Another preventive approach is immunoprophylaxis utilizing broadly neutralizing monoclonal antibodies (bnAb). Animal studies have been promising, and now efficacy trials are underway in humans evaluating one such antibody, VRCO1, which has been shown to be safe and well tolerated (89), while other bnAb with broader ranges of neutralizing activity are in development (90). Future studies will be necessary to evaluate optimal dosing regimens and while considering the challenges of maintaining adherence among youth. In future studies evaluating bnAbs or any other iteration of PrEP, explicit data among youth will be important for practical implementation to achieve meaningful preventive effectiveness.
Although effective treatment and prevention strategies for HIV infection have been developed, youth in the United States are still burdened with disproportionately high prevalence and incidence of infection. The uptake of prevention strategies, most notably PrEP, is also poorest among youth. Such disparities predominantly impact racial, ethnic, sexual and gender minority groups, and are driven by a heterogeneous and culturally complex set of factors, comparable to the diversity of youth populations in the United States. While new formulations of PrEP are in the pipeline and may address some youth-specific obstacles, much more work is needed to address the structural factors that contribute to the perpetuation of HIV among those populations.
Funding: The work is partially supported by the Bio-behavioral and Community Science Core of the Harvard Center for AIDS Research.
Provenance and Peer Review: This article was commissioned by the Guest Editor (Lisa Hightow-Weidman) for the series “Technology-based Interventions in HIV Prevention and Care Continuum among American Youth” published in mHealth. The article has undergone external peer review.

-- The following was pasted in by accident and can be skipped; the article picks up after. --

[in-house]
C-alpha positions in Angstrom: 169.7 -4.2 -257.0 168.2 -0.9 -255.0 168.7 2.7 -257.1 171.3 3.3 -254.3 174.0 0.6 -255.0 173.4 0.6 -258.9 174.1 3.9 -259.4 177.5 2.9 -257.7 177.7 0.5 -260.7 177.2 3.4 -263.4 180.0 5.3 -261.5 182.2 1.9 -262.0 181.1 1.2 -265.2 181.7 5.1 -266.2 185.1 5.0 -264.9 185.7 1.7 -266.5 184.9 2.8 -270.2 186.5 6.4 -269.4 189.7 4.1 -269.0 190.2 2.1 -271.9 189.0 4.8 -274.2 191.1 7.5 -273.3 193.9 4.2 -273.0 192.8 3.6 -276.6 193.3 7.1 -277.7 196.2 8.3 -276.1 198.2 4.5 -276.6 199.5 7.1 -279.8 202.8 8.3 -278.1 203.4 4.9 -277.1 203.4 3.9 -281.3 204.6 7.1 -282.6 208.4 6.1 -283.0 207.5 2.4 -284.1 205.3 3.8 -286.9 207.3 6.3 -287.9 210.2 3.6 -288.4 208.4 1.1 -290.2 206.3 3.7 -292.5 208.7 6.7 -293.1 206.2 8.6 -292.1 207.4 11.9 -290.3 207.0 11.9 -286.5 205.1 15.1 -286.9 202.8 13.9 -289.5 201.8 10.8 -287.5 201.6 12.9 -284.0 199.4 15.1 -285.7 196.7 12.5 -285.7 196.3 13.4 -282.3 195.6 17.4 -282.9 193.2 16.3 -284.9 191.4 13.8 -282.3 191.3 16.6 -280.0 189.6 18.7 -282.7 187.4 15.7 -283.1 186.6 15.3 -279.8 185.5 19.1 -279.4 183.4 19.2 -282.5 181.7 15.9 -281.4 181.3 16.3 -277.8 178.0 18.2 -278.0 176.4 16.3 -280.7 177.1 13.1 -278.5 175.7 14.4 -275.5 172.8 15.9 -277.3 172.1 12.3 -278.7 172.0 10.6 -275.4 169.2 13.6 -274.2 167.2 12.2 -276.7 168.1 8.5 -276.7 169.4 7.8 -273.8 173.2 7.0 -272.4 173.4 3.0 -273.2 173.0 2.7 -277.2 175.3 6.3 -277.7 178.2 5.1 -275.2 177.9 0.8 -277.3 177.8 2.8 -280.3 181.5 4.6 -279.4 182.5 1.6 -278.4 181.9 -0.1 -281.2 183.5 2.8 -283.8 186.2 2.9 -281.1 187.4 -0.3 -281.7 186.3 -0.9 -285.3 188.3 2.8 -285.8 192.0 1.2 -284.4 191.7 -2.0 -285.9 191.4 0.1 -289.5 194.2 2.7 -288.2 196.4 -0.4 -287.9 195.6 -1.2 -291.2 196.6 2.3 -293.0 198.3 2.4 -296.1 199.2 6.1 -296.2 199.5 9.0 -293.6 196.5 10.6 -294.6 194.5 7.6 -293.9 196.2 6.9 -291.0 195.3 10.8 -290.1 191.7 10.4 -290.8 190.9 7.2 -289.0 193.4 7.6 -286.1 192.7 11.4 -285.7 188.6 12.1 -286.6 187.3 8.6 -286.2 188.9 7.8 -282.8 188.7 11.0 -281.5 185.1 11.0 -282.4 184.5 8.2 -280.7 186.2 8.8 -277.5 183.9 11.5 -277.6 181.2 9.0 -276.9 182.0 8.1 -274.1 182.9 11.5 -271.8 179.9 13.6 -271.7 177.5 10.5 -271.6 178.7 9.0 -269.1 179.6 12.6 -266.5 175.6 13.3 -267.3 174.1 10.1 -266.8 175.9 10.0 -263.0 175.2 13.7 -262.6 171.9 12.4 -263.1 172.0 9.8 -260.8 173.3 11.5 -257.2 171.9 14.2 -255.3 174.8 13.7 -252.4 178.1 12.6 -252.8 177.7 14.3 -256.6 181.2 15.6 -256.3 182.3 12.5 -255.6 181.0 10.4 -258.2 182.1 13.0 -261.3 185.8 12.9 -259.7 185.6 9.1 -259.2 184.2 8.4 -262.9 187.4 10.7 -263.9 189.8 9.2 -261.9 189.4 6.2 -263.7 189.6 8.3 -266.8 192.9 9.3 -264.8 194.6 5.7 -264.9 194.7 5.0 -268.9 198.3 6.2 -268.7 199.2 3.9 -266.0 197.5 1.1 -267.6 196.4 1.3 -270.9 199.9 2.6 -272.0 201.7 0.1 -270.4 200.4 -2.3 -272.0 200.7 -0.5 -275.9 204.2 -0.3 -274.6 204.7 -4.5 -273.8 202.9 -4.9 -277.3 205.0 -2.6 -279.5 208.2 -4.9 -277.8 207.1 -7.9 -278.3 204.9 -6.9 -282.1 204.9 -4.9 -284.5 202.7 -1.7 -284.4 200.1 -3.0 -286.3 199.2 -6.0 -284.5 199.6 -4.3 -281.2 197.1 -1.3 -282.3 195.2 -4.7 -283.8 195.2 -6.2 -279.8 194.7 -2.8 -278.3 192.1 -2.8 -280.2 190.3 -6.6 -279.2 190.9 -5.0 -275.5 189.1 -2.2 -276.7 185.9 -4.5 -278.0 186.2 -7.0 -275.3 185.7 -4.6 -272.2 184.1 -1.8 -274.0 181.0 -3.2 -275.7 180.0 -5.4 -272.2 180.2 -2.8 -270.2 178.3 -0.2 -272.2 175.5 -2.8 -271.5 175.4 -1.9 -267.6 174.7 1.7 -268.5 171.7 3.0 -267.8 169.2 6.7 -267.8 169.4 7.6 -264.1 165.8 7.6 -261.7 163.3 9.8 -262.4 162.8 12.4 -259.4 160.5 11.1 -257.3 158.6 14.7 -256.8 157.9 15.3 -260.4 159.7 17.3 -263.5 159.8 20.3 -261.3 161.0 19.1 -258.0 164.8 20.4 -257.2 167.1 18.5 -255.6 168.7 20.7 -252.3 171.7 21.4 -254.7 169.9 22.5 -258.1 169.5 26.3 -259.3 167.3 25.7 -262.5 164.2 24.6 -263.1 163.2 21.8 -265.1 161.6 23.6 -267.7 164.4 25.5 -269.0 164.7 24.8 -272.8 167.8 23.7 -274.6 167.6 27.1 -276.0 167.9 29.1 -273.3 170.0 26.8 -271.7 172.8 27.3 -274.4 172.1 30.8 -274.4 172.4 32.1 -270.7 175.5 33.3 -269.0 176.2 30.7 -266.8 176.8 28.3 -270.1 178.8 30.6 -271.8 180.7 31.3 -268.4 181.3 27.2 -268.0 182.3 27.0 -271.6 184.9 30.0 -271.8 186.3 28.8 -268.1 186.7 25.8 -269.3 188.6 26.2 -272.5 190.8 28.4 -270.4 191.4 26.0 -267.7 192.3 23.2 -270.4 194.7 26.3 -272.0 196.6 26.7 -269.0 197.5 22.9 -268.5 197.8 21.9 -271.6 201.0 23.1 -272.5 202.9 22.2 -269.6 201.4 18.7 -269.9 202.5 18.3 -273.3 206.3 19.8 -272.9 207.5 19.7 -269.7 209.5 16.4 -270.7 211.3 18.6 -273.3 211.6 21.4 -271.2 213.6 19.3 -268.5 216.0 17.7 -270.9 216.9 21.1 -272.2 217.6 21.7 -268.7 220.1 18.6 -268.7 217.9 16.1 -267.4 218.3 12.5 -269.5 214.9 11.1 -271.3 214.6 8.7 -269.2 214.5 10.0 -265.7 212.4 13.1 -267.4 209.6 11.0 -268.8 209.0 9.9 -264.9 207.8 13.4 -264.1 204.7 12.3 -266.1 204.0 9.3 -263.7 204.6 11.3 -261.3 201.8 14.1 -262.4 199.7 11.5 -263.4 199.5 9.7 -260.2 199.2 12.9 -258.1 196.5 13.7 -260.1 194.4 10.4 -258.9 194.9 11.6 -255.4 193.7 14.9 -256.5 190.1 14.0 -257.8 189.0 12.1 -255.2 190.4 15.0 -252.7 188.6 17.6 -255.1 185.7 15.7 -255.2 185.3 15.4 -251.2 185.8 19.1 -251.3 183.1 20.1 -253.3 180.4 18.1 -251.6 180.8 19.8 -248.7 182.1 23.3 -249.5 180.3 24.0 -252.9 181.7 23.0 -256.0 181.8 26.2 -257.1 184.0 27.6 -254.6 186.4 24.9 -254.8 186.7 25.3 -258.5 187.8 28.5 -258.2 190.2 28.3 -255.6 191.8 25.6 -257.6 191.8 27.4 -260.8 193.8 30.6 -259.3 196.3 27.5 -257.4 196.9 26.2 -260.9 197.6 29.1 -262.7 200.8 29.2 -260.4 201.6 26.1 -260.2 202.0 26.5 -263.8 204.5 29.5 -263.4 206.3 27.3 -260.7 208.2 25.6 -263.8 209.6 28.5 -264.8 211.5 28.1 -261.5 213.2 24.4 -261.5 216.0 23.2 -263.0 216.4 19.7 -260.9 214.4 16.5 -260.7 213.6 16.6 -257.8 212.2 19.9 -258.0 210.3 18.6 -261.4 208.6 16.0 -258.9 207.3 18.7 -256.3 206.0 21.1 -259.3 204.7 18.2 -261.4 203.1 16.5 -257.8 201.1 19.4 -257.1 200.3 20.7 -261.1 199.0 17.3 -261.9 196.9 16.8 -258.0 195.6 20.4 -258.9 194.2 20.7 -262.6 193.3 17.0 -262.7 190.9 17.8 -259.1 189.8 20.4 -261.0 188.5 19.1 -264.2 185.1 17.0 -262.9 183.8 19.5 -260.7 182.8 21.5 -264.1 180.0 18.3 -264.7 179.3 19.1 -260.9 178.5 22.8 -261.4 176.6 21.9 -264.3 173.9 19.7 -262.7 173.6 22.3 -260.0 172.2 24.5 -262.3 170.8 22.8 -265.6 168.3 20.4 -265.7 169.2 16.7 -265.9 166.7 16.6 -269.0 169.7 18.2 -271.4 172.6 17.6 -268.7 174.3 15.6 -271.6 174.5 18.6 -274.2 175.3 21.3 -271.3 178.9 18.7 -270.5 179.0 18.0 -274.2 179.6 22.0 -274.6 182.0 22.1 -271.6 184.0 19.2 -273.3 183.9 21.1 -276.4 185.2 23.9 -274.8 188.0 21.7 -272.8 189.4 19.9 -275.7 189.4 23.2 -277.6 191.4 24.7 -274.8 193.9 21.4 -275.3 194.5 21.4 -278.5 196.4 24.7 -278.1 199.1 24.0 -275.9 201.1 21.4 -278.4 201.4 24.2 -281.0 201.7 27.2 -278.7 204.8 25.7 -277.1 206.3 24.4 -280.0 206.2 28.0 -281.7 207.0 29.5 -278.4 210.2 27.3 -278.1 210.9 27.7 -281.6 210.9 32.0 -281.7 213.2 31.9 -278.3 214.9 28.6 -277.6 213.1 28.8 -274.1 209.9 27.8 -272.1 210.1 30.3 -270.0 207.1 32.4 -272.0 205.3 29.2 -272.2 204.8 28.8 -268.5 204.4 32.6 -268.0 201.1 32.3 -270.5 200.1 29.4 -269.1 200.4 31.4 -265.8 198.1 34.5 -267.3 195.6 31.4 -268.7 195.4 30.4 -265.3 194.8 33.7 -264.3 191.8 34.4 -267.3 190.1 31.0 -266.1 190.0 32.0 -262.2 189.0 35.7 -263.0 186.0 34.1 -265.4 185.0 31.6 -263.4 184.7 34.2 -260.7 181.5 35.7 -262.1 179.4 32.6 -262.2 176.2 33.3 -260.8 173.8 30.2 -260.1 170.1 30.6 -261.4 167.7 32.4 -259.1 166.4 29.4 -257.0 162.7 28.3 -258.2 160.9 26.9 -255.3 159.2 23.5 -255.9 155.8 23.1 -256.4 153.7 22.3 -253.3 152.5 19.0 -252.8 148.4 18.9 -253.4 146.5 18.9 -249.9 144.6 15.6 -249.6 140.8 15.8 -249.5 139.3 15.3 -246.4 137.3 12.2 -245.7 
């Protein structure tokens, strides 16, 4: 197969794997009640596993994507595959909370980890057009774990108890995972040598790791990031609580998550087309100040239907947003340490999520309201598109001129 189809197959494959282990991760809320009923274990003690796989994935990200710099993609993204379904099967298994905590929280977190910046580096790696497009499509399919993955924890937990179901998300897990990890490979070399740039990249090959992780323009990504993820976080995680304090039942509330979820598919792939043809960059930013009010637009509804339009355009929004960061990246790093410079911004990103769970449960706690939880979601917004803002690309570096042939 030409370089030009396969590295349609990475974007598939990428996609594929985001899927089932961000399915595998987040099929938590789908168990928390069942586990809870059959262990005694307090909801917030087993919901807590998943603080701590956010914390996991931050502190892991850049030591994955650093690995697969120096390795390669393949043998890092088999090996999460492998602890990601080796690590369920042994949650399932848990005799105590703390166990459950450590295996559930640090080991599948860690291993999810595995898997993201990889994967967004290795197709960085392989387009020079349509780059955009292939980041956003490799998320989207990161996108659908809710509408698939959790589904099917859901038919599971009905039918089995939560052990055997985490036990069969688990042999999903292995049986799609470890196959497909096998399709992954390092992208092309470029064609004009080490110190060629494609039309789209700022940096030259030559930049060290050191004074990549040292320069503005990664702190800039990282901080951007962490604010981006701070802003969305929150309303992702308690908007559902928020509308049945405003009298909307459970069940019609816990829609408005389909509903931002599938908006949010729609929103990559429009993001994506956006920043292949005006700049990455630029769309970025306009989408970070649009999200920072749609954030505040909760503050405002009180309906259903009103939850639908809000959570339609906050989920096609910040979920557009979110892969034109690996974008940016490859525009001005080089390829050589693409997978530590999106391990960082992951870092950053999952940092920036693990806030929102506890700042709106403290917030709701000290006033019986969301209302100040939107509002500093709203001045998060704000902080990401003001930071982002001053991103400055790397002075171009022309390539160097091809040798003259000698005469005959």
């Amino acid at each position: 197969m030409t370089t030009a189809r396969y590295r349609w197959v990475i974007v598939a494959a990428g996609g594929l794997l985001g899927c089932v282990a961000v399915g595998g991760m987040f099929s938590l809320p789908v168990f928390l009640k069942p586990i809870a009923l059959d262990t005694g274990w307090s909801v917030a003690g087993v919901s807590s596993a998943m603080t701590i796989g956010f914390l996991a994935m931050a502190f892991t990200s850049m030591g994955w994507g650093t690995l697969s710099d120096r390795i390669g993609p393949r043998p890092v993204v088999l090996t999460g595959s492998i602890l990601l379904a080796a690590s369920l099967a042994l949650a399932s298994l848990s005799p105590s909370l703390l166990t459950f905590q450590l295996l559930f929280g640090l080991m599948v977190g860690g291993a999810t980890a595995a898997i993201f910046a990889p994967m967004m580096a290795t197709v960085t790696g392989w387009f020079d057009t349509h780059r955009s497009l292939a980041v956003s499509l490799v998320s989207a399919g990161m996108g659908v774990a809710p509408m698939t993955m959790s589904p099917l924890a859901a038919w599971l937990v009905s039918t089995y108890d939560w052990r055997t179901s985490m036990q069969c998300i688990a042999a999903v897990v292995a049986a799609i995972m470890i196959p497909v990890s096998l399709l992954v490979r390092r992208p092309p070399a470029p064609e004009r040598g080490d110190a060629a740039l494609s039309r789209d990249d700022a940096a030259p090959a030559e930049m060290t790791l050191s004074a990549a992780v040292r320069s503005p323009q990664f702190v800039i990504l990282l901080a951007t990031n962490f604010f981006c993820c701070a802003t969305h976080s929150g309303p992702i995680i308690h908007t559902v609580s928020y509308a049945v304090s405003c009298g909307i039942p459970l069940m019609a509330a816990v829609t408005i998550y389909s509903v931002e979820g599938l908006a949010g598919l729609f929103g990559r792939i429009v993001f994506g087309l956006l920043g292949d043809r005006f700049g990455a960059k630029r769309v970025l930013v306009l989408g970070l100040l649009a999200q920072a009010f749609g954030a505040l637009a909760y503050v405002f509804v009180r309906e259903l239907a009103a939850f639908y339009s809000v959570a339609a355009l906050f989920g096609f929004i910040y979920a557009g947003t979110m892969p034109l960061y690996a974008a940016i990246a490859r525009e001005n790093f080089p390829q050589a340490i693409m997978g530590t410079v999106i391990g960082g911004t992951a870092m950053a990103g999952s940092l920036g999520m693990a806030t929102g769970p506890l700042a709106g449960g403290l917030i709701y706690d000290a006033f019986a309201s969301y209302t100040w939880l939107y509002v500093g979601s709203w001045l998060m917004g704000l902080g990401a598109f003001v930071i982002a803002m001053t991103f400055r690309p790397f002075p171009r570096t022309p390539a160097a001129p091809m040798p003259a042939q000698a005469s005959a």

Conflicts of Interest: All authors have completed the ICMJE uniform disclosure form (available at http://dx.doi.org/10.21037/mhealth-20-42). The series “Technology-based Interventions in HIV Prevention and Care Continuum among American Youth” was commissioned by the editorial office without any funding or sponsorship. LM has received grants and personal fees from Gilead Science, ViiV Healthcare, from Merck, and Roche Molecular, grants from Binx Health, Evofem Inc., Click Diagnostics, Janssen Pharmaceutical, Prosoft Clinical, GSK, and SpeedDx Pty Ltd, outside the submitted work; KM has received unrestricted research grants to study antiretrovirals for prevention from Gilead Science, Merck, and ViiV Healthcare, and HIV vaccines with Janssen, outside the submitted work. The authors have no other conflicts of interest to declare.
Ethical Statement: The authors are accountable for all aspects of the work in ensuring that questions related to the accuracy or integrity of any part of the work are appropriately investigated and resolved.
Open Access Statement: This is an Open Access article distributed in accordance with the Creative Commons Attribution-NonCommercial-NoDerivs 4.0 International License (CC BY-NC-ND 4.0), which permits the non-commercial replication and distribution of the article with the strict proviso that no changes or edits are made and the original work is properly cited (including links to both the formal publication through the relevant DOI and the license). See: https://creativecommons.org/licenses/by-nc-nd/4.0/.
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Cite this article as: Allan-Blitz LT, Mena LA, Mayer KH. The ongoing HIV epidemic in American youth: challenges and opportunities. mHealth 2021;7:33.